She says she had concerns about discussing her insomnia publicly, but when she did, she received a positive response. The Covid-19 pandemic provided women more opportunities to become entrepreneurs and break out of the stereotypical role of homemaker and caregiver; “many women came up with business ideas,” a change from what it used to be three to four years earlier.
The panellists stress that though gender parity has been achieved in the field of education, and though more women are in civil service, they continue to be in lower-paying, clerical positions. MP Mahmood states that maternity leave and other family needs result in women taking that much longer to reach leadership positions. A recent study reveals that women are treated far worse in the private sector and small business enterprises, where there is little or no adherence to Employment Law, Mahmood points out. Forty-four per cent of the informal workforce is women, she says, and they have little or no social protection.
The situation is worse for disabled or otherwise vulnerable women such as widows, senior citizens, the girl child, and migrant workers the webinar heard.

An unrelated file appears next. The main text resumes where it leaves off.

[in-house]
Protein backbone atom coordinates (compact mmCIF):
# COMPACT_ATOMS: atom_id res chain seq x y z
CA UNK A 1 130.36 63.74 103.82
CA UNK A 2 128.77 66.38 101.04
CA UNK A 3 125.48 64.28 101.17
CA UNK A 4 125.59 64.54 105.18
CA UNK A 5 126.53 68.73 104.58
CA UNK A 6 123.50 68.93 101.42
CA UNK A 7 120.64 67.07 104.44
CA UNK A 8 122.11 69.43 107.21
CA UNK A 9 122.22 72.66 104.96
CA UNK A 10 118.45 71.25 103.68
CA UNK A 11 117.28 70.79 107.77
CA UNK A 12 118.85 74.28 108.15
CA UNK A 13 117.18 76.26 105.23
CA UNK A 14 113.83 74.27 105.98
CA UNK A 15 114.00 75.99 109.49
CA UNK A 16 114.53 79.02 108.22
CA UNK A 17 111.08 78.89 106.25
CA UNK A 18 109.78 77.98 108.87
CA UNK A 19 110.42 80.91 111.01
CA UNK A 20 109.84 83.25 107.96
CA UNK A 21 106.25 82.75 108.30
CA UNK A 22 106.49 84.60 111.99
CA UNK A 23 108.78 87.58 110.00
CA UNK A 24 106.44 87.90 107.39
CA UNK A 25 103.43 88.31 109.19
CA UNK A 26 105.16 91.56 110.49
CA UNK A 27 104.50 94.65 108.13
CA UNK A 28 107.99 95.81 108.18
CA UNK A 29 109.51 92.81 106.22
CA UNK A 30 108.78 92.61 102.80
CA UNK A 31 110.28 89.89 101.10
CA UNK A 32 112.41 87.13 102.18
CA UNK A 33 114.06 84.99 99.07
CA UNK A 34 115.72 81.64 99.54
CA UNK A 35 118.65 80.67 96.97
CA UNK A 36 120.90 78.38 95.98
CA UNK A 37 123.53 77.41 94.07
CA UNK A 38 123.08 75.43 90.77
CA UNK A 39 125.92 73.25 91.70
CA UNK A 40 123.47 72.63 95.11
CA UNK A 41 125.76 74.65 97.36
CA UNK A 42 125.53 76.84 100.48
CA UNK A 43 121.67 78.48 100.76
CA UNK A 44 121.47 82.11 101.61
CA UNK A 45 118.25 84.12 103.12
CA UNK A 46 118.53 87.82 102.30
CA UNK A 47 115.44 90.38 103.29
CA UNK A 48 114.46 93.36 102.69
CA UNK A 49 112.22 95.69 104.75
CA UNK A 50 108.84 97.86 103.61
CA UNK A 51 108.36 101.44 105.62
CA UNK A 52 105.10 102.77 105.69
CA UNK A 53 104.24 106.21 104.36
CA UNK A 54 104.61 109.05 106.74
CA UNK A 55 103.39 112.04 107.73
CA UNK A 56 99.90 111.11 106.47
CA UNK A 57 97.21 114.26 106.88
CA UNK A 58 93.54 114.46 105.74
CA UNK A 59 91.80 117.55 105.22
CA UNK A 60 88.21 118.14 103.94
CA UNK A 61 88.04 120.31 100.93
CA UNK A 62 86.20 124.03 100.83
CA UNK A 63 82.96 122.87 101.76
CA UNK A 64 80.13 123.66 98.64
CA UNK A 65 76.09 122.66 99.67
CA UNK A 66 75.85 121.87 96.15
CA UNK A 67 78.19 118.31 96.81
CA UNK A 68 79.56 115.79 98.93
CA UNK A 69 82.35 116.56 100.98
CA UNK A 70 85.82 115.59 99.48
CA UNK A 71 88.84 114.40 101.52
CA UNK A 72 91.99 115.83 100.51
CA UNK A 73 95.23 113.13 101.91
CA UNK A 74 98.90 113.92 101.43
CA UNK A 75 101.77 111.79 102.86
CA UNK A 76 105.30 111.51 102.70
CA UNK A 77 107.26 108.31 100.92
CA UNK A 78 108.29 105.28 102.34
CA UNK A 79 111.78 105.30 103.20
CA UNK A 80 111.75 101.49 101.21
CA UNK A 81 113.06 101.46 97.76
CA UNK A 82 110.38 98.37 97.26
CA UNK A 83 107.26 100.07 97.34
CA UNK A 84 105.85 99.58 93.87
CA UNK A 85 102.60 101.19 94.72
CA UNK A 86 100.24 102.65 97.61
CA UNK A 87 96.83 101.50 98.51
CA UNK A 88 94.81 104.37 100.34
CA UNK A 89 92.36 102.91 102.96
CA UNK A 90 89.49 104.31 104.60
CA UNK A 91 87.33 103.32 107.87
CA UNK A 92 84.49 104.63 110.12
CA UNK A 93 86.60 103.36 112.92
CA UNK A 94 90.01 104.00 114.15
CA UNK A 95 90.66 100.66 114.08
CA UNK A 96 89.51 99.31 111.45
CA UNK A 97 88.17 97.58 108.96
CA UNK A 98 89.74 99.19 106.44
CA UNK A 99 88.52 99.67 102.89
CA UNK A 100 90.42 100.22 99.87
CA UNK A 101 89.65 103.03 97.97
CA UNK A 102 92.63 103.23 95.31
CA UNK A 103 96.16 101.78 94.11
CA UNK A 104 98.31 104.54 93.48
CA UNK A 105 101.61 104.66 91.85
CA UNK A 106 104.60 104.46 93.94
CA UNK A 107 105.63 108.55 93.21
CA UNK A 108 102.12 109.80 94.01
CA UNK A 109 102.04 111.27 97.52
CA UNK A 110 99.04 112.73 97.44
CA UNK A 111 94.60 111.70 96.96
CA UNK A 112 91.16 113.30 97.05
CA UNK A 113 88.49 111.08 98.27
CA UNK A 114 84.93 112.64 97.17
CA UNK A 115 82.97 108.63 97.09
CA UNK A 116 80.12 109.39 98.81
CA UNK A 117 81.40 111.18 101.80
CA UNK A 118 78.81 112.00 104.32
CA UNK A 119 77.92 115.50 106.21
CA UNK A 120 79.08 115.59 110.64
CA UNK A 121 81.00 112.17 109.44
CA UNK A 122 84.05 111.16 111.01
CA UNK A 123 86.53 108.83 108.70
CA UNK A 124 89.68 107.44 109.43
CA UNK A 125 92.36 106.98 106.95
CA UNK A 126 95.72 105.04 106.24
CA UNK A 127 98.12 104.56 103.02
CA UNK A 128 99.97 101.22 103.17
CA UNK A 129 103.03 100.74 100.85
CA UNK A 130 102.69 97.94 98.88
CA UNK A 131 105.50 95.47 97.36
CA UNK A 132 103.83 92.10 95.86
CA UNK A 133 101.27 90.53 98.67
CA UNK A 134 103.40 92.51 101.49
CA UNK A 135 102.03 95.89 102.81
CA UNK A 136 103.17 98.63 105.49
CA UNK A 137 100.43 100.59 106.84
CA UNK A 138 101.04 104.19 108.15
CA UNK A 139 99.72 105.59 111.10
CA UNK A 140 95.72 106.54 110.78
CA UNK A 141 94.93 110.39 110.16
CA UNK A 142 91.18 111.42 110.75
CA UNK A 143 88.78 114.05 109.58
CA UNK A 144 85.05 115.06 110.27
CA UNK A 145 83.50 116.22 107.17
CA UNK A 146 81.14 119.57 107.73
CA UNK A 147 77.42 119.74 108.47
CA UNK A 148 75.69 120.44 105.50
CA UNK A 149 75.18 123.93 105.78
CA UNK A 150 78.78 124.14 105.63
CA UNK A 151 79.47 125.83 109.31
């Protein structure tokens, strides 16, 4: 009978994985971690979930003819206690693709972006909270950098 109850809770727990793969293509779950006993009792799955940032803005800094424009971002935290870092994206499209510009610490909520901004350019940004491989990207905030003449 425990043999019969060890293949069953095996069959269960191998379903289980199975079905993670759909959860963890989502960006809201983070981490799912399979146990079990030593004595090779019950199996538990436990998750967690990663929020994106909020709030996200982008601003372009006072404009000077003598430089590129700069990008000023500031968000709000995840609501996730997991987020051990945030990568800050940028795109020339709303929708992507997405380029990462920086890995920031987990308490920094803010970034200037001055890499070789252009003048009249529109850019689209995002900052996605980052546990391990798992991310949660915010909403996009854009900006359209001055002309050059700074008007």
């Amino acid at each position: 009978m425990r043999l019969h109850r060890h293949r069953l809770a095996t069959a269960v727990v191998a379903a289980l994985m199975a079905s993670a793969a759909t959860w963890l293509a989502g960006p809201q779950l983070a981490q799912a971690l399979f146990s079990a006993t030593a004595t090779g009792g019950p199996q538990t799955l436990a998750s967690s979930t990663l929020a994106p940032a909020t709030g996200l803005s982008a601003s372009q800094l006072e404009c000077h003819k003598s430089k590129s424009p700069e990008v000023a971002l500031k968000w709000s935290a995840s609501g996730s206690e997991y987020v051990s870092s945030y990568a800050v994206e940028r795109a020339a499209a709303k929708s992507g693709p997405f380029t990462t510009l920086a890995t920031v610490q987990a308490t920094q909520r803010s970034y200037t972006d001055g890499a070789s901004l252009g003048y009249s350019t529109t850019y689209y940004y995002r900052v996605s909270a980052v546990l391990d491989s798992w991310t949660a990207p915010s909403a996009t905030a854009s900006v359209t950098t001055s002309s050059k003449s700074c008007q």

And as Jabyn points out, there is a disparity between the needs of women who live in the North and South atolls, too.
If these issues are to be adequately addressed, says MP Mahmood, then they must be all represented at decision-making bodies.
She also says that males who promote gender equality must be given more space both in the Maldives and across the world. Rasheed adds that while women bring more value and awareness to the table, ‘true change comes when women do not have to be better but are accepted as just as good.”
While previous generations had the support of extended families, freeing up women to concentrate on careers, in today’s nuclear families both partners must share family responsibilities, says MP Mahmood, who adds that younger generations must be brought up to be aware of gender biases but away from such practices.
It is heartening she says that women colleagues include girls on their campaign teams and make a point of supporting women in whatever their needs are. In her case, she constantly reminds herself that she not only ‘represents the rural, but also the rural women.’ Jabyn points out that though Maldives is on the right path, more needs to be done in terms of gender sensitization.
Clearly, one would expect that gender parity in education would result in women’s emancipation, especially when the Maldives was formally a matriarchal society.
Jabyn’s doctoral research centered on women in public life, and she says it is time to ask where these perceptions of a support role for women and leadership for men come from; “is it Islam or have we created it ourselves?”